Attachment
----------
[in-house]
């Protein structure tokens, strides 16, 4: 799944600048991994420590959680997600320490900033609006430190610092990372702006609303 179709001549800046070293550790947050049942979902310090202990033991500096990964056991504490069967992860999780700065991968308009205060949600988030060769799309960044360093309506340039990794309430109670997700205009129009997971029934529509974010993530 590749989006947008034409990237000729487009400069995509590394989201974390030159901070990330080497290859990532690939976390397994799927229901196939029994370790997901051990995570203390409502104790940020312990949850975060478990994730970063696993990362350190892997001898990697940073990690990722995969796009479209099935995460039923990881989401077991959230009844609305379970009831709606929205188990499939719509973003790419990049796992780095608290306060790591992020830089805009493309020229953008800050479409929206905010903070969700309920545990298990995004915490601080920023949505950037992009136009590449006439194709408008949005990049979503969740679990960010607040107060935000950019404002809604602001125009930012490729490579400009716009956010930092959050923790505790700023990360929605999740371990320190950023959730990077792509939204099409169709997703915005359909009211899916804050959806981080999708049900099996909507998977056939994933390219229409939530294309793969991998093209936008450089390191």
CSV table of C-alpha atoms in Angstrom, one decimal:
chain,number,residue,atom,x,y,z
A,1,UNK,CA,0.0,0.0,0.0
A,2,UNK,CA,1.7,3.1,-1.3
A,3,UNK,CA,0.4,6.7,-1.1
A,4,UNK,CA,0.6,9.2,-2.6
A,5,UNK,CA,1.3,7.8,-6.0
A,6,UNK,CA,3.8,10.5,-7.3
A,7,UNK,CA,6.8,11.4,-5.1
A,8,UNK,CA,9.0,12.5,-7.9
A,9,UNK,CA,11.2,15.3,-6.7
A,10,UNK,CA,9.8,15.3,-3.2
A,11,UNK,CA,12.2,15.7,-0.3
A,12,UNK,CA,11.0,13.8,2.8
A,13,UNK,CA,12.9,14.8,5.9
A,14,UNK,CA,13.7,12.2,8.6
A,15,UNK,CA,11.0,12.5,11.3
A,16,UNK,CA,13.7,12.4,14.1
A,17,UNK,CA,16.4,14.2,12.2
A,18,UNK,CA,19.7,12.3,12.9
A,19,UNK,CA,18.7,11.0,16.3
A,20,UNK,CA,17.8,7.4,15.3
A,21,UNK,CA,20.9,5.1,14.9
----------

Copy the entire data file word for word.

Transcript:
[in-house]
């Protein structure tokens, strides 16, 4: 799944600048991994420590959680997600320490900033609006430190610092990372702006609303 179709001549800046070293550790947050049942979902310090202990033991500096990964056991504490069967992860999780700065991968308009205060949600988030060769799309960044360093309506340039990794309430109670997700205009129009997971029934529509974010993530 590749989006947008034409990237000729487009400069995509590394989201974390030159901070990330080497290859990532690939976390397994799927229901196939029994370790997901051990995570203390409502104790940020312990949850975060478990994730970063696993990362350190892997001898990697940073990690990722995969796009479209099935995460039923990881989401077991959230009844609305379970009831709606929205188990499939719509973003790419990049796992780095608290306060790591992020830089805009493309020229953008800050479409929206905010903070969700309920545990298990995004915490601080920023949505950037992009136009590449006439194709408008949005990049979503969740679990960010607040107060935000950019404002809604602001125009930012490729490579400009716009956010930092959050923790505790700023990360929605999740371990320190950023959730990077792509939204099409169709997703915005359909009211899916804050959806981080999708049900099996909507998977056939994933390219229409939530294309793969991998093209936008450089390191």
CSV table of C-alpha atoms in Angstrom, one decimal:
chain,number,residue,atom,x,y,z
A,1,UNK,CA,0.0,0.0,0.0
A,2,UNK,CA,1.7,3.1,-1.3
A,3,UNK,CA,0.4,6.7,-1.1
A,4,UNK,CA,0.6,9.2,-2.6
A,5,UNK,CA,1.3,7.8,-6.0
A,6,UNK,CA,3.8,10.5,-7.3
A,7,UNK,CA,6.8,11.4,-5.1
A,8,UNK,CA,9.0,12.5,-7.9
A,9,UNK,CA,11.2,15.3,-6.7
A,10,UNK,CA,9.8,15.3,-3.2
A,11,UNK,CA,12.2,15.7,-0.3
A,12,UNK,CA,11.0,13.8,2.8
A,13,UNK,CA,12.9,14.8,5.9
A,14,UNK,CA,13.7,12.2,8.6
A,15,UNK,CA,11.0,12.5,11.3
A,16,UNK,CA,13.7,12.4,14.1
A,17,UNK,CA,16.4,14.2,12.2
A,18,UNK,CA,19.7,12.3,12.9
A,19,UNK,CA,18.7,11.0,16.3
A,20,UNK,CA,17.8,7.4,15.3
A,21,UNK,CA,20.9,5.1,14.9